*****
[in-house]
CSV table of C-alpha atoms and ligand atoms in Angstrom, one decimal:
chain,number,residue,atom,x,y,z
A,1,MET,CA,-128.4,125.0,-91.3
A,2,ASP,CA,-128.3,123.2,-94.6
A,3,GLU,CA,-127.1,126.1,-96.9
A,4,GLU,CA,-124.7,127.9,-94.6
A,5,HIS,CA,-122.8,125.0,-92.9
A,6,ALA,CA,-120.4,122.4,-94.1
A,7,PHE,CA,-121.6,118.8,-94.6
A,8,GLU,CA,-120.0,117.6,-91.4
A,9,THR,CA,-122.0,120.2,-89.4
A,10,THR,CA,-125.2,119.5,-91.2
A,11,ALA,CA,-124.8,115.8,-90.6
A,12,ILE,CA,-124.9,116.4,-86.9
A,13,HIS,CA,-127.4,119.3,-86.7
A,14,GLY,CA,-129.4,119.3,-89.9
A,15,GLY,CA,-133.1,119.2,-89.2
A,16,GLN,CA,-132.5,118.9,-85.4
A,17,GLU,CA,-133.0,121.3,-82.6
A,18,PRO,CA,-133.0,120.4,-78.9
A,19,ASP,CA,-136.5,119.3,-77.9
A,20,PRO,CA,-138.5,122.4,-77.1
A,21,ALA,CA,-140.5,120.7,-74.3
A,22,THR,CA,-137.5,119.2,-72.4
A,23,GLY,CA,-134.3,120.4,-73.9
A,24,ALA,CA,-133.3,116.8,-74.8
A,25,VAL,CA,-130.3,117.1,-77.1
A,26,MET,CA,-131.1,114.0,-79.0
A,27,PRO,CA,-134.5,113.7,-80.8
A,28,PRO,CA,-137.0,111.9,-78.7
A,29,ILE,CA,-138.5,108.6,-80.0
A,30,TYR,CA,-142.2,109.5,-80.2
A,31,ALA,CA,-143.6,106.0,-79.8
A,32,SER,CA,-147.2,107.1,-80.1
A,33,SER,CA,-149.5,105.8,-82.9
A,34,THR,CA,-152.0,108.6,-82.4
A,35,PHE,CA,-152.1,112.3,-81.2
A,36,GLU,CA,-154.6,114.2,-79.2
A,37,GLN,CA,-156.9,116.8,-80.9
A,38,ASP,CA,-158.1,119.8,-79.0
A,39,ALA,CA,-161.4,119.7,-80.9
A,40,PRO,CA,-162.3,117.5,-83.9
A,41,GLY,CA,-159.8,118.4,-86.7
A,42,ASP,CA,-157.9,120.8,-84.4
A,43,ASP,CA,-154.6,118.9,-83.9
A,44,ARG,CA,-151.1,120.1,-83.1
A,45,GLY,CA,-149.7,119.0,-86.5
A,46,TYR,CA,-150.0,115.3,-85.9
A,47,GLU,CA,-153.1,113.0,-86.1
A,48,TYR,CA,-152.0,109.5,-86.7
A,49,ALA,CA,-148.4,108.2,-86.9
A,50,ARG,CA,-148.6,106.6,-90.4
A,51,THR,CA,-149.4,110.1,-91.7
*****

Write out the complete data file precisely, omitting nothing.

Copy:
[in-house]
CSV table of C-alpha atoms and ligand atoms in Angstrom, one decimal:
chain,number,residue,atom,x,y,z
A,1,MET,CA,-128.4,125.0,-91.3
A,2,ASP,CA,-128.3,123.2,-94.6
A,3,GLU,CA,-127.1,126.1,-96.9
A,4,GLU,CA,-124.7,127.9,-94.6
A,5,HIS,CA,-122.8,125.0,-92.9
A,6,ALA,CA,-120.4,122.4,-94.1
A,7,PHE,CA,-121.6,118.8,-94.6
A,8,GLU,CA,-120.0,117.6,-91.4
A,9,THR,CA,-122.0,120.2,-89.4
A,10,THR,CA,-125.2,119.5,-91.2
A,11,ALA,CA,-124.8,115.8,-90.6
A,12,ILE,CA,-124.9,116.4,-86.9
A,13,HIS,CA,-127.4,119.3,-86.7
A,14,GLY,CA,-129.4,119.3,-89.9
A,15,GLY,CA,-133.1,119.2,-89.2
A,16,GLN,CA,-132.5,118.9,-85.4
A,17,GLU,CA,-133.0,121.3,-82.6
A,18,PRO,CA,-133.0,120.4,-78.9
A,19,ASP,CA,-136.5,119.3,-77.9
A,20,PRO,CA,-138.5,122.4,-77.1
A,21,ALA,CA,-140.5,120.7,-74.3
A,22,THR,CA,-137.5,119.2,-72.4
A,23,GLY,CA,-134.3,120.4,-73.9
A,24,ALA,CA,-133.3,116.8,-74.8
A,25,VAL,CA,-130.3,117.1,-77.1
A,26,MET,CA,-131.1,114.0,-79.0
A,27,PRO,CA,-134.5,113.7,-80.8
A,28,PRO,CA,-137.0,111.9,-78.7
A,29,ILE,CA,-138.5,108.6,-80.0
A,30,TYR,CA,-142.2,109.5,-80.2
A,31,ALA,CA,-143.6,106.0,-79.8
A,32,SER,CA,-147.2,107.1,-80.1
A,33,SER,CA,-149.5,105.8,-82.9
A,34,THR,CA,-152.0,108.6,-82.4
A,35,PHE,CA,-152.1,112.3,-81.2
A,36,GLU,CA,-154.6,114.2,-79.2
A,37,GLN,CA,-156.9,116.8,-80.9
A,38,ASP,CA,-158.1,119.8,-79.0
A,39,ALA,CA,-161.4,119.7,-80.9
A,40,PRO,CA,-162.3,117.5,-83.9
A,41,GLY,CA,-159.8,118.4,-86.7
A,42,ASP,CA,-157.9,120.8,-84.4
A,43,ASP,CA,-154.6,118.9,-83.9
A,44,ARG,CA,-151.1,120.1,-83.1
A,45,GLY,CA,-149.7,119.0,-86.5
A,46,TYR,CA,-150.0,115.3,-85.9
A,47,GLU,CA,-153.1,113.0,-86.1
A,48,TYR,CA,-152.0,109.5,-86.7
A,49,ALA,CA,-148.4,108.2,-86.9
A,50,ARG,CA,-148.6,106.6,-90.4
A,51,THR,CA,-149.4,110.1,-91.7